Compare what should be happening with what is actually happening
Phase two: System Planning
Decide which tasks should remain, and performed by whom
Define revised organisational structure to match these tasks
Identify what extra resources are required
Define the steps necessary to implement the new system
Phase three: Implementation
Document and promote the details of the revised system
Ensure required resources are in place
Educate everyone in the organisation
Train each individual in her/his revised or new responsibilities
Plan and schedule the introduction of the new system
Over the next 6 months Matthew and his colleagues from the DoL will be
conducting their workflow study following the phases outlined above. It
is hoped that by September the DoL will have successfully implemented
a revised system in the three provinces in which the study is being conducted.
As part of S&Tís continued involvement in the Department of Labourís
Labour Market Skills Programme (LMSDP) Matthew Smith has been assisting
the programme in a workflow study across three provinces. The study flows
directly out of the provincial planning exercises which Matthew helped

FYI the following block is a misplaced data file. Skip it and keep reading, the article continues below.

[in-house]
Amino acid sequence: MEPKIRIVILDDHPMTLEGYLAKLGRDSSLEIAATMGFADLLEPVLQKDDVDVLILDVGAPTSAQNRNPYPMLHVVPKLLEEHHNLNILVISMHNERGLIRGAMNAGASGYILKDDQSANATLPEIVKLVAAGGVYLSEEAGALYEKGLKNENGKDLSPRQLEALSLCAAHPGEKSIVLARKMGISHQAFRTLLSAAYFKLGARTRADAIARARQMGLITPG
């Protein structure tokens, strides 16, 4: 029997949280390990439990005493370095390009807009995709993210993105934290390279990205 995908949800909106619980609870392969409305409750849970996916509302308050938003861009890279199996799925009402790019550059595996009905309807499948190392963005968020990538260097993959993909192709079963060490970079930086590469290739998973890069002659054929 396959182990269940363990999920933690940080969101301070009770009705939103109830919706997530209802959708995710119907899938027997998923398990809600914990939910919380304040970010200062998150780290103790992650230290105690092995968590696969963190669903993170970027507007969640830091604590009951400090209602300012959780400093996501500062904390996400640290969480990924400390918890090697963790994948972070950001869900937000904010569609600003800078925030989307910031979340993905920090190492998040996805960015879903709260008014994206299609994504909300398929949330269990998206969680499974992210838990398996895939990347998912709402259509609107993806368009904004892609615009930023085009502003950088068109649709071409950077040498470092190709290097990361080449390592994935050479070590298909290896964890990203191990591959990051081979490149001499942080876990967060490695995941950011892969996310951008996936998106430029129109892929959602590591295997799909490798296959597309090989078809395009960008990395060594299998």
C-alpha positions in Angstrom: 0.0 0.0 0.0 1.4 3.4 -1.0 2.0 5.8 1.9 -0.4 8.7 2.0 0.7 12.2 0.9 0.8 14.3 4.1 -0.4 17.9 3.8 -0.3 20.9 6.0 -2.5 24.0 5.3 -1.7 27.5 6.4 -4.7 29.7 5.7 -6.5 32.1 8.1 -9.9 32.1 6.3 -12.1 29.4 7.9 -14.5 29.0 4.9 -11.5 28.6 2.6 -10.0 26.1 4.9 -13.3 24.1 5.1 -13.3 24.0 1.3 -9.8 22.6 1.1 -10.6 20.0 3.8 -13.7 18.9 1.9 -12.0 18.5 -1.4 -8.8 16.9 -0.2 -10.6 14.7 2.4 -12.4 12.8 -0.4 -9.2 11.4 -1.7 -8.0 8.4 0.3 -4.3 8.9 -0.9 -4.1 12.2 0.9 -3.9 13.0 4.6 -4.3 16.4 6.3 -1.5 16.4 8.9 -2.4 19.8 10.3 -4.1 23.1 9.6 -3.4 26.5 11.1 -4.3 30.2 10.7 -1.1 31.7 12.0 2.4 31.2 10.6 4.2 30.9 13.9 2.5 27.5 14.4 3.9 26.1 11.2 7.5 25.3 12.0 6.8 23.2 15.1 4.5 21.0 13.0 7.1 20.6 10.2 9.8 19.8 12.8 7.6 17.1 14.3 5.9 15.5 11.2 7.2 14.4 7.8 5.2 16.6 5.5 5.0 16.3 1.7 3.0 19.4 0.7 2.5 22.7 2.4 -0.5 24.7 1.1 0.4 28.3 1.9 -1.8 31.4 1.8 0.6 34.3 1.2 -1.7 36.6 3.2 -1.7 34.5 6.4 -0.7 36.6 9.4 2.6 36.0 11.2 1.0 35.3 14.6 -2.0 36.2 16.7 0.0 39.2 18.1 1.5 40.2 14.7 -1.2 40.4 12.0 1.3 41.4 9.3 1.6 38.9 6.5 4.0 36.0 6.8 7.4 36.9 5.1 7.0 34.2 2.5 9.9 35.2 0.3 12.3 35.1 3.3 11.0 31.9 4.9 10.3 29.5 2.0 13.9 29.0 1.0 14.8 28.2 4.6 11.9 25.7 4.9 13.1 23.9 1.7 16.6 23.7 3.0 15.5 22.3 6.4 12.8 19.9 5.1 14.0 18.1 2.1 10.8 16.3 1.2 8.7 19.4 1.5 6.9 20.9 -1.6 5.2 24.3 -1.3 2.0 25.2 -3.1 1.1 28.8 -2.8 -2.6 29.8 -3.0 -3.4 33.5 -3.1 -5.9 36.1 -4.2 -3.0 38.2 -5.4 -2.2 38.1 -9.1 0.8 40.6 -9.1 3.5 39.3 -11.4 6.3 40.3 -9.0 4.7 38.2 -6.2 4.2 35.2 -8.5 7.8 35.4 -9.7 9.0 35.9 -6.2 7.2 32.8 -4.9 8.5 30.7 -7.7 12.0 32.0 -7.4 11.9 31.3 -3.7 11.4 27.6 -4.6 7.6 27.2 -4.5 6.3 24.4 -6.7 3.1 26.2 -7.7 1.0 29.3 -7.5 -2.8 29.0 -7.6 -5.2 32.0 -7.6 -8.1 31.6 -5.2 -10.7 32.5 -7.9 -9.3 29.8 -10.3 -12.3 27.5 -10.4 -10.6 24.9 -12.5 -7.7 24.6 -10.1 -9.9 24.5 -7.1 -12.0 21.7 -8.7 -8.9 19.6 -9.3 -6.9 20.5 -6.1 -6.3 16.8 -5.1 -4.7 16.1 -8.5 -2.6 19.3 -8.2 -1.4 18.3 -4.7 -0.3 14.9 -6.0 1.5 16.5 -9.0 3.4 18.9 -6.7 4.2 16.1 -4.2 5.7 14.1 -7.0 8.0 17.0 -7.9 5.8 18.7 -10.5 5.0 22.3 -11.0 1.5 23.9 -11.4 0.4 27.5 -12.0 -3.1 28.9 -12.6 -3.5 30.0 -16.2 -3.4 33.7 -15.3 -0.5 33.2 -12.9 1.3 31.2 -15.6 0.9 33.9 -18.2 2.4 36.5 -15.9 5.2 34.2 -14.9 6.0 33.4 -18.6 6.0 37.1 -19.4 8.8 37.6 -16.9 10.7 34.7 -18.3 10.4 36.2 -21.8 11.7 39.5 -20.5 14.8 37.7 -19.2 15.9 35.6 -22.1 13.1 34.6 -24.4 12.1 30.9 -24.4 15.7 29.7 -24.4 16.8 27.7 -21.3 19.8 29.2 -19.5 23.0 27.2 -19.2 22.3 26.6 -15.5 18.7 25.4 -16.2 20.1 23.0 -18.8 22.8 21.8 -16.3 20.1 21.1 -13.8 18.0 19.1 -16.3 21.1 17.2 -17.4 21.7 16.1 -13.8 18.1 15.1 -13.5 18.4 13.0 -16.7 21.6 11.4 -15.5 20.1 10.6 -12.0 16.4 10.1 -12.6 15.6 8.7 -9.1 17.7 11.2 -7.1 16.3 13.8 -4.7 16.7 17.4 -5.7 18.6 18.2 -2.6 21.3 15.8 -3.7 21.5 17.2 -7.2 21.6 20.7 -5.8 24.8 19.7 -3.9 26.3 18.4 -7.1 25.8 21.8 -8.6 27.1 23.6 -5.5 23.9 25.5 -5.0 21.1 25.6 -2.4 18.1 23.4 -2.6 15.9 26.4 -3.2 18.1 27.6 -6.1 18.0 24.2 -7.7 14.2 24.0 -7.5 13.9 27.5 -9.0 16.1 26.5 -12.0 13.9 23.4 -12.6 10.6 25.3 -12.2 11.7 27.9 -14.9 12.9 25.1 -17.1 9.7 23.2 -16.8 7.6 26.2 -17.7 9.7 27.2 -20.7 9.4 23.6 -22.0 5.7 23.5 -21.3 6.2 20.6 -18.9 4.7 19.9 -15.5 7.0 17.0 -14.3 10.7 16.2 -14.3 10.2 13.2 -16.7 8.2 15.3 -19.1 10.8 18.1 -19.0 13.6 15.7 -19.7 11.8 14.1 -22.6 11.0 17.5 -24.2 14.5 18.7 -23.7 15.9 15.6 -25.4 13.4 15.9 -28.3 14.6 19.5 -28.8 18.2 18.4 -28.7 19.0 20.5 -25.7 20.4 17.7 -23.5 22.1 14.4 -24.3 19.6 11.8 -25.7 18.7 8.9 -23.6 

facilitate. During these planning exercises it became clear that at the
provincial level the Department of Labour (DoL) is beset with staffing,
service delivery and management problems. The DoL has therefore embarked
on an ambitious study to understand how work flows through the organisation.
Measuring Client SatisfactionMatthew Smith and Beth Engelbrecht of the Health Systems Trust assess the state of the Client Satisfaction Tool developed by S&T, and patient rights in general.
Care for the patient is the fund-amental aim of health services, and motivates many service providers. The public health system in South Africa has often been accused of inefficiency and the abuse of patientís basic rights. Consumers are now increasingly aware of their rights.
The assessment of client satisfaction forms an important part of the management of a health facility, especially after the adoption of the Batho Pele (People First) principles and the Patients Right Charter.